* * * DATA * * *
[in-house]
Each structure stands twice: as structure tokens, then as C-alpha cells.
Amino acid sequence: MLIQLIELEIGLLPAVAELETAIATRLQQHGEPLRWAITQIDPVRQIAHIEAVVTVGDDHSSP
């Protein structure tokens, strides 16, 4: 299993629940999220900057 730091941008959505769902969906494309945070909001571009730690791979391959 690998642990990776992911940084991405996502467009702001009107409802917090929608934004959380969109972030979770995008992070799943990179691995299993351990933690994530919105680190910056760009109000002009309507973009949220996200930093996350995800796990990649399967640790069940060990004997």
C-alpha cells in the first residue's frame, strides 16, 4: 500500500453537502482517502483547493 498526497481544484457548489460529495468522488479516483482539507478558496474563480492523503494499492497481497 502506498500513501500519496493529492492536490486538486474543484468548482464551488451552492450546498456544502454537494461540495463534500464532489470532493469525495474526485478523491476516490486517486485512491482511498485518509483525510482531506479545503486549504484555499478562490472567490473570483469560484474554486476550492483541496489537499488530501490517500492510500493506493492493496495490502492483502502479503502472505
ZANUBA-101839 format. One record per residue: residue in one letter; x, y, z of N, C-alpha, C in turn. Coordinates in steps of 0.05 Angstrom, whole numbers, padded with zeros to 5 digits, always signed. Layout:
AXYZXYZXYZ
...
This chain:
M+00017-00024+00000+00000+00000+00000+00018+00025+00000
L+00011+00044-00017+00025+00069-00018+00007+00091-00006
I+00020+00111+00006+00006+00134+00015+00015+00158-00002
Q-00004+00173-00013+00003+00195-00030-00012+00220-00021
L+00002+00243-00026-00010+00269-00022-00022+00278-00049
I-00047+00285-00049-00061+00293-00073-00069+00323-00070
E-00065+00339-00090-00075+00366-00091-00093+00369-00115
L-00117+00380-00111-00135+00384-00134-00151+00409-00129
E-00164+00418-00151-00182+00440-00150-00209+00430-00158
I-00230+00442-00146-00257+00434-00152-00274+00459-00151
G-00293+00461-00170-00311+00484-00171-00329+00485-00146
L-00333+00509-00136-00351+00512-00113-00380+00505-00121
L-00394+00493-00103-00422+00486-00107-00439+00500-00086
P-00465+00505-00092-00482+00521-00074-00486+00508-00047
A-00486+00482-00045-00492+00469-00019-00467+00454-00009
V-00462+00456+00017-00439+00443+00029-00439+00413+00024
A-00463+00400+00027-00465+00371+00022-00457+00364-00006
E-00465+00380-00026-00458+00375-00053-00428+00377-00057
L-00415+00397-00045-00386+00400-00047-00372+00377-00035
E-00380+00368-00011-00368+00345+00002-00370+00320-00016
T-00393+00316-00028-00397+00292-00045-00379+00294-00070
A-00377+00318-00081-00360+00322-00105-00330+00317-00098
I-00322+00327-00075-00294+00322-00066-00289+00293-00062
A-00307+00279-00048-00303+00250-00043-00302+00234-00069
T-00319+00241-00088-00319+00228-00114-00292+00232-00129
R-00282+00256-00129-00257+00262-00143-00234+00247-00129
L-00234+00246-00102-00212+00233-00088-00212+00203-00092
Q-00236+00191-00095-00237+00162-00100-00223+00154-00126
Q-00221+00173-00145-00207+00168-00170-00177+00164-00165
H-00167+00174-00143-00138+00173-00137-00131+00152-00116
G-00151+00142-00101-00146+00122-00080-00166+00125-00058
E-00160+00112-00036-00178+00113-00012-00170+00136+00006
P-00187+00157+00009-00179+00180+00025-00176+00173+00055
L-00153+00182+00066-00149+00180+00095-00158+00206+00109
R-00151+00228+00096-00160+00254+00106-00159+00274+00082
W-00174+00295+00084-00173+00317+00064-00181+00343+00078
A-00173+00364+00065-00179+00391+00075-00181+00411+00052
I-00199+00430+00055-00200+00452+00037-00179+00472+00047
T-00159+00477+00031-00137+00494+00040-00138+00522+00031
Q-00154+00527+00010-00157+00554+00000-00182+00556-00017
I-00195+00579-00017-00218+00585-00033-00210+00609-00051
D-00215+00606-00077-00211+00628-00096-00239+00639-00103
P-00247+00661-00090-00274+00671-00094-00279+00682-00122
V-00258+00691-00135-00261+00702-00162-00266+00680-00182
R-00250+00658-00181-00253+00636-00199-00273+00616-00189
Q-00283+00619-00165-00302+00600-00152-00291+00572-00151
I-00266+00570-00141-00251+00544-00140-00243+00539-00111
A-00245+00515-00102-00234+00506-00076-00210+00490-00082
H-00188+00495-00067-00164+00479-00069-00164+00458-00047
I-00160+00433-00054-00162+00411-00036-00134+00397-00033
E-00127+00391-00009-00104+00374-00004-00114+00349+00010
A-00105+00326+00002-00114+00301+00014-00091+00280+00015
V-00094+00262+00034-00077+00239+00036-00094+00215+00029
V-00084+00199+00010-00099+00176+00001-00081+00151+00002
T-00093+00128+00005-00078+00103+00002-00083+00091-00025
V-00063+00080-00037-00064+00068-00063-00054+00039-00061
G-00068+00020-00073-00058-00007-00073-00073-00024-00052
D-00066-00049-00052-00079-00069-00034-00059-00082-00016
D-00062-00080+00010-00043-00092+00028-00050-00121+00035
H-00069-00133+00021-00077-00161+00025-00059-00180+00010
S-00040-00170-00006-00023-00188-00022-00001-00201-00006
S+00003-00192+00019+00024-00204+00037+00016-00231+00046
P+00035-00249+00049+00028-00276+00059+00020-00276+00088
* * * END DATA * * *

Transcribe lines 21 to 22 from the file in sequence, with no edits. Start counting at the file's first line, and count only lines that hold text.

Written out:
L-00333+00509-00136-00351+00512-00113-00380+00505-00121
L-00394+00493-00103-00422+00486-00107-00439+00500-00086